Question: “As you prepared to travel to Kenya you were obviously conscious of two things. One was about being drawn into local politics. The other was the high expectations of what you could do for Kenya now that you are a senator. How did you handle both?”
Obama: “One of the things we try to do is meet with all parties. I met President Kibaki, I met Uhuru Kenyatta, I was with Raila Odinga. We met the government, met the opposition and met other groups such as human rights activists. What I try to do is give a consistent message on what I think U.S.-Kenya relations should be, but not to suggest somehow that I think one party is better than the other. That's for the Kenyan people to decide.”
Corsi states that Obama “openly supported” Raila Odinga. We found public statements from Obama during the trip saying the exact opposite. We found no other evidence to support Corsi's statement, so we rate his statement False.
McCarthy baselessly accuses Obama of violating federal law
McCarthy: Obama's purported campaigning and criticism of Kenyan corruption violated Logan Act. McCarthy wrote that during his visit, “Obama pointedly criticized the [Mwai] Kibaki government for denying Kenyans' basic rights” and “accused the Kibaki government of rampant corruption,” citing in particular “an interminable speech at the University of Nairobi that he provocatively entitled 'An Honest Government, A Hopeful Future' ” [page 215]. McCarthy later added:
For Senator Obama -- he of the Tony Rezko real estate deal -- to scold such an ally as incorrigibly corrupt and to interfere in its internal politics was more than reckless. It was borderline criminal (and that's being generous). The Logan Act, which has been the law of the United States for two centuries, bars American who are “without authority of the United States” from conducting relations “with any foreign government ... in relation to any disputes or controversies with the United States, or to defeat the measures of the United States.” Under our Constitution, the power to conduct foreign policy belongs to the president, not to individual members of Congress. Obama plainly did not have the “authority of the United States” to undermine our government's relations with an ally in a region where we badly need friends. [Page 216]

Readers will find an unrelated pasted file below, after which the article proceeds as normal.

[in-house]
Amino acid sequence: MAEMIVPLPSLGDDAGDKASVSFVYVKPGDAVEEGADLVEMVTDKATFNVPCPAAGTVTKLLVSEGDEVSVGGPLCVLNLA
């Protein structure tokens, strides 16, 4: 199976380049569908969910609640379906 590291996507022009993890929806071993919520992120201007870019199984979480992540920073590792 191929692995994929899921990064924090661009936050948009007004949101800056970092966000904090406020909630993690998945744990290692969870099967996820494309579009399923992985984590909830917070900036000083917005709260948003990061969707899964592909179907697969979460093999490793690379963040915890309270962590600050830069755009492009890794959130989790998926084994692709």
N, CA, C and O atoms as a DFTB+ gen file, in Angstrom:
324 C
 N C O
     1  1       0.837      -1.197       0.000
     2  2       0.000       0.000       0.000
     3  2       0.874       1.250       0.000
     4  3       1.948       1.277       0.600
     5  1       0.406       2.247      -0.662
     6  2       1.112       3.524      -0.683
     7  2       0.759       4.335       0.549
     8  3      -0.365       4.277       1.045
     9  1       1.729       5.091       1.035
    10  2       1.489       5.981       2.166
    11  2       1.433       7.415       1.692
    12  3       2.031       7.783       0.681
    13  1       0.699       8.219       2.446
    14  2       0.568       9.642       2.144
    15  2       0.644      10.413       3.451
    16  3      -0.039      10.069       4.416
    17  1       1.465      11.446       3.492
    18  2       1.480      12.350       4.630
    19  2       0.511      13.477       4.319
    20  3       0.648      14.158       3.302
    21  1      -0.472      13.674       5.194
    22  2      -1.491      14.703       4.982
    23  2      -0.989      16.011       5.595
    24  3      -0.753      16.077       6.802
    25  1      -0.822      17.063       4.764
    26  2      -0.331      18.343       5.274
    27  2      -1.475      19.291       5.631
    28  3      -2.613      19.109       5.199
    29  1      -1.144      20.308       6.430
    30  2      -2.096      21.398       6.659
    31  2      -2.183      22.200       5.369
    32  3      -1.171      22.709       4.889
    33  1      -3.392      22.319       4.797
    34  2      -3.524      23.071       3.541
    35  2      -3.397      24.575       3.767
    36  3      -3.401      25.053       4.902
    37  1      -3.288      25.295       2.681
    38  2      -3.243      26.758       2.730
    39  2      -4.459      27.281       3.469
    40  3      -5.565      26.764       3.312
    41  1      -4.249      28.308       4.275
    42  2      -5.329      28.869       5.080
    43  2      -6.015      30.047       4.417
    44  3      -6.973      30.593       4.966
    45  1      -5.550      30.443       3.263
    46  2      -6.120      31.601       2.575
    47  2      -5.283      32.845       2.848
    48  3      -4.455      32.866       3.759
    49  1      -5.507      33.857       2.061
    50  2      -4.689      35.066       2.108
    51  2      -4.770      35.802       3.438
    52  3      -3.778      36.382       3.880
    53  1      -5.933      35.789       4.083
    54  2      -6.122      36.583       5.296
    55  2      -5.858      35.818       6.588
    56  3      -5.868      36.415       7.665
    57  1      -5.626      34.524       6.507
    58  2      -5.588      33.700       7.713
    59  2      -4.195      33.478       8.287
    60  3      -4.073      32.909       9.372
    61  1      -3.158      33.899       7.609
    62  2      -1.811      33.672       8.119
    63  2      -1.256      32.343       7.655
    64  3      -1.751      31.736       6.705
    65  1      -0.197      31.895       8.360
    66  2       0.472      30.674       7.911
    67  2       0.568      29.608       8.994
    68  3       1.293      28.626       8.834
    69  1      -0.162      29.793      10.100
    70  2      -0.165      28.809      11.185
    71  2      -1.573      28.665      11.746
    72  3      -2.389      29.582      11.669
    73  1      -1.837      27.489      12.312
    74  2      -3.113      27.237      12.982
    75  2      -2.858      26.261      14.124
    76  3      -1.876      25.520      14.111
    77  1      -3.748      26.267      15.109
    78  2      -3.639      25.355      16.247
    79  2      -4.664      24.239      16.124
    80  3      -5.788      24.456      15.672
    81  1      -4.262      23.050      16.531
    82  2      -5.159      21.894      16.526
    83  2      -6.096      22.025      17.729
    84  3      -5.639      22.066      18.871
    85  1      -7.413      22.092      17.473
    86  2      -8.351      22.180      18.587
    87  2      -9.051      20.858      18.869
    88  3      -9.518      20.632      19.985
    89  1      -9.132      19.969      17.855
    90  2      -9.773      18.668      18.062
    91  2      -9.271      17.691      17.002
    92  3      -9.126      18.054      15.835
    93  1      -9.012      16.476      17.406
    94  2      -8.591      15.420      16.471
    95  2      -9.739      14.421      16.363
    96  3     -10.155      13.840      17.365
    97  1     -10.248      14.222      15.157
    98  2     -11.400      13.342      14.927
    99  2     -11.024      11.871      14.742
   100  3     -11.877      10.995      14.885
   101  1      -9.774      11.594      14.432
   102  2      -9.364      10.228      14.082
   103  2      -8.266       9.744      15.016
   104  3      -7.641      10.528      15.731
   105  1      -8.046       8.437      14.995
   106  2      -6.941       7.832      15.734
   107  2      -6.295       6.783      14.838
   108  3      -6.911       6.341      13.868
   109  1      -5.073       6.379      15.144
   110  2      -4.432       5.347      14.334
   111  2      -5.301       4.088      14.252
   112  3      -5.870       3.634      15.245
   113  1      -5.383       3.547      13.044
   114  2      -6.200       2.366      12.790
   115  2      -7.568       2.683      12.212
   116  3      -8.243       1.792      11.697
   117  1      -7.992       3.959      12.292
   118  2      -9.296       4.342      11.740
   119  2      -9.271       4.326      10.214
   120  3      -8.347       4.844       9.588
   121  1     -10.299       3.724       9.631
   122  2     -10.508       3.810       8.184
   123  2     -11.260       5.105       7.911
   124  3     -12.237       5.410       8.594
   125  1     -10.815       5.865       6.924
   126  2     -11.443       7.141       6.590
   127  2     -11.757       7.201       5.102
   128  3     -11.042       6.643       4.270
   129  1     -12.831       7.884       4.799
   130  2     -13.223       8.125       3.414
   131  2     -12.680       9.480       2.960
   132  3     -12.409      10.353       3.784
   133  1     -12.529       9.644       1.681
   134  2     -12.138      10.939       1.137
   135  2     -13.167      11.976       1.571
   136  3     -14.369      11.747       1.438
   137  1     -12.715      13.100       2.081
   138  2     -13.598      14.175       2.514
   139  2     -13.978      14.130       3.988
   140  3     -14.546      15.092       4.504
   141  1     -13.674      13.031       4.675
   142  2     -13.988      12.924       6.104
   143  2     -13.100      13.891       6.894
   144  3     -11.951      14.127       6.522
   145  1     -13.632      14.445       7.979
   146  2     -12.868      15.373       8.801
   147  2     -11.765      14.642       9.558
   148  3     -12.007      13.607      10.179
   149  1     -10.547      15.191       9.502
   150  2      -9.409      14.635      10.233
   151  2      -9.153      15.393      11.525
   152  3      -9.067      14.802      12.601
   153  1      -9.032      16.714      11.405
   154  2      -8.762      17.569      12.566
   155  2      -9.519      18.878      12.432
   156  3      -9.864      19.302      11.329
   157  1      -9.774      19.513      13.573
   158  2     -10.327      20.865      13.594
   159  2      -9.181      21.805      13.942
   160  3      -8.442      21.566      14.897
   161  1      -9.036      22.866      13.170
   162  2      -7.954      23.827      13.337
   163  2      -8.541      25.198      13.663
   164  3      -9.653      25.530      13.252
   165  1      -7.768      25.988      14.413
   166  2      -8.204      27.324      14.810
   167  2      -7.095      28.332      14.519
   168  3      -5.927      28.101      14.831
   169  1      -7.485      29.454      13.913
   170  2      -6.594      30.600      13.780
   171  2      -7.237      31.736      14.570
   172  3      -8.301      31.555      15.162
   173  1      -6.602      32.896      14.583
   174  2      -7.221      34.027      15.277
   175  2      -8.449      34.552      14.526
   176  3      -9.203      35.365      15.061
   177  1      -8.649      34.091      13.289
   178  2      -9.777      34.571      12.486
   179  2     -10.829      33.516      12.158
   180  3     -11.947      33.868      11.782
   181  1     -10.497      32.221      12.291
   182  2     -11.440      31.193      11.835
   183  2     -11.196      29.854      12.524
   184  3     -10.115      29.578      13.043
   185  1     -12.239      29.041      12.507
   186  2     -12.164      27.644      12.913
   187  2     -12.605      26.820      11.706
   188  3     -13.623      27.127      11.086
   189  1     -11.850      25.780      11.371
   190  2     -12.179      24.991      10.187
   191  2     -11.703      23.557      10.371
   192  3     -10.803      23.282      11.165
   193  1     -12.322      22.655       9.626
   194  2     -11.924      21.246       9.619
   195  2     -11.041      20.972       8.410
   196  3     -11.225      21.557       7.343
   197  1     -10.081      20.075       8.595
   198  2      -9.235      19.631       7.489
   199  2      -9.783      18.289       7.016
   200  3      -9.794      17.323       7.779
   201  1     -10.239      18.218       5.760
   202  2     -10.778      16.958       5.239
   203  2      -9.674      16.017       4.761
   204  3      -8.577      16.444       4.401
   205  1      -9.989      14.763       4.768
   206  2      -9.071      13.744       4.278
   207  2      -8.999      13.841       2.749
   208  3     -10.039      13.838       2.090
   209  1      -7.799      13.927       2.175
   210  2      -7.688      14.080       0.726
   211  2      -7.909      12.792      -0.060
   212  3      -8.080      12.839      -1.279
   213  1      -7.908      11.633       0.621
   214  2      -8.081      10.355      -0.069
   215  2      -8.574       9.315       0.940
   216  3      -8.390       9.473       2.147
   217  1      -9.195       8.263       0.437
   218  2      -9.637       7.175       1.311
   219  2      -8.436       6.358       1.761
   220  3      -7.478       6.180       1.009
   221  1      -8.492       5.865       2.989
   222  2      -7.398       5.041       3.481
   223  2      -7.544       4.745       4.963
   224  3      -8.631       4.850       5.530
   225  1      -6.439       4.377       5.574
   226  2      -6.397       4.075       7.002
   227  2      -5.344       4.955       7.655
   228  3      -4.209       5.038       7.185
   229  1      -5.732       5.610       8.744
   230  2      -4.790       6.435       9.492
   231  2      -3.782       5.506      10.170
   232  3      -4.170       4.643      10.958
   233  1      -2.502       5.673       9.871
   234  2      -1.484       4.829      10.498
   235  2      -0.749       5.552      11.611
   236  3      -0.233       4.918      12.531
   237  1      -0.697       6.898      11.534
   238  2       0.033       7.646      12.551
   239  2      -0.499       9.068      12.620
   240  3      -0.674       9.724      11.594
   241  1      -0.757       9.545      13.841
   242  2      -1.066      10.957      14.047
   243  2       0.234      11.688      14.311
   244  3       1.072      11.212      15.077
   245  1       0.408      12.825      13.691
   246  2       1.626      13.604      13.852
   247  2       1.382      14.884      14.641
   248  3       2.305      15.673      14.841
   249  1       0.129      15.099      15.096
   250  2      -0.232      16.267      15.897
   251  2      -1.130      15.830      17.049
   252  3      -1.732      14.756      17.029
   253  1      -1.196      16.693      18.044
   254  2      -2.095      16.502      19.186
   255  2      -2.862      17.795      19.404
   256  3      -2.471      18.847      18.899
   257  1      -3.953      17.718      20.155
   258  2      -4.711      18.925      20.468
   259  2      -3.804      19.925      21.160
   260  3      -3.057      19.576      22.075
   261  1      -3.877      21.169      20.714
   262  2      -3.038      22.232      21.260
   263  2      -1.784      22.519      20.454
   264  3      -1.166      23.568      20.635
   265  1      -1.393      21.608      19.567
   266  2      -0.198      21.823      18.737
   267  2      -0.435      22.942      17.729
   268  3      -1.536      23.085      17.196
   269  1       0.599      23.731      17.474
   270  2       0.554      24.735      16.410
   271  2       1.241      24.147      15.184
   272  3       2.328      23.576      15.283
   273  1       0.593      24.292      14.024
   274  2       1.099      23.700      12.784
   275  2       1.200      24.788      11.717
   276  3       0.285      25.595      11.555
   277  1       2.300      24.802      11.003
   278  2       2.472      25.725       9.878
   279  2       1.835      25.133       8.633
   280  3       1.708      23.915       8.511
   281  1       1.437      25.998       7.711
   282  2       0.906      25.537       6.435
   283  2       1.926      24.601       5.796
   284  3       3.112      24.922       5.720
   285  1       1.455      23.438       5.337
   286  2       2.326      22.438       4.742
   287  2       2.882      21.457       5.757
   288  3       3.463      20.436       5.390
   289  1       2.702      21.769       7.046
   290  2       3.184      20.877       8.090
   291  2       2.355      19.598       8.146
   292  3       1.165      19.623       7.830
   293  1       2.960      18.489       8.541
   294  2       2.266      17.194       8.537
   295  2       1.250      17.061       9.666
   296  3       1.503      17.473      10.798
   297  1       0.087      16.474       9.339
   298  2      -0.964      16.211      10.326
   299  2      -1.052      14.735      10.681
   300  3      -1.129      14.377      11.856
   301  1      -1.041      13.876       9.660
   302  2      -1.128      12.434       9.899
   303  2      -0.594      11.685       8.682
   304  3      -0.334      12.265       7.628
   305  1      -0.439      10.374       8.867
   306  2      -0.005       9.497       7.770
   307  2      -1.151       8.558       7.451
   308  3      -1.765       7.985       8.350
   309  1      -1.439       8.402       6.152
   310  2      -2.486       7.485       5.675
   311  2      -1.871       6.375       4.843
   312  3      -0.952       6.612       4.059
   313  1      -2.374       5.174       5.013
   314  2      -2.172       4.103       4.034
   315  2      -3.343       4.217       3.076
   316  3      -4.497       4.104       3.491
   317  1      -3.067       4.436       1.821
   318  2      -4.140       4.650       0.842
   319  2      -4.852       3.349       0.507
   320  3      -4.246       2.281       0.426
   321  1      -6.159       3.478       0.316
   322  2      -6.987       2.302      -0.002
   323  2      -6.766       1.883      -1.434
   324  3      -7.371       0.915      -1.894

In 200 years, no prosecutions under Logan Act, which is intended to “prohibit unauthorized persons from intervening in disputes between the United States and foreign governments.” The Logan Act, 18 U.S.C. § 953, states:
Any citizen of the United States, wherever he may be, who, without authority of the United States, directly or indirectly commences or carries on any correspondence or intercourse with any foreign government or any officer or agent thereof, in relation to any disputes or controversies with the United States, or to defeat the measures of the United States, shall be fined under this title or imprisoned not more than three years, or both.
This section shall not abridge the right of a citizen to apply, himself or his agent, to any foreign government or the agents thereof for redress of any injury which he may have sustained from such government or any of its agents or subjects.
A 2006 Congressional Research Service report on the history of the Logan Act states that it was enacted after a private citizen attempted to settle disputes between the U.S. and France without U.S. authorization. The CRS added, “There appear to have been no prosecutions under the Act in its more than 200 year history.” CRS also noted that, regarding a 1975 instance of two senators visiting Cuba, a State Department statement found: “The clear intent of this provision ... is to prohibit unauthorized persons from intervening in disputes between the United States and foreign governments. Nothing in [the Logan Act], however, would appear to restrict members of the Congress from engaging in discussions with foreign officials in pursuance of their legislative duties under the Constitution.”
McCarthy's accusations repeated by WorldNetDaily
In a July 15 article on McCarthy's book, WorldNetDaily repeated his assertion that “Obama campaigned for a pro-communist candidate running against Nairobi's pro-American government -- 'in outrageous contravention of U.S. policy and, probably, federal law.' ” WND has claimed in other articles that Obama campaigned for Odinga, most recently in a July 19 article by Jerome Corsi.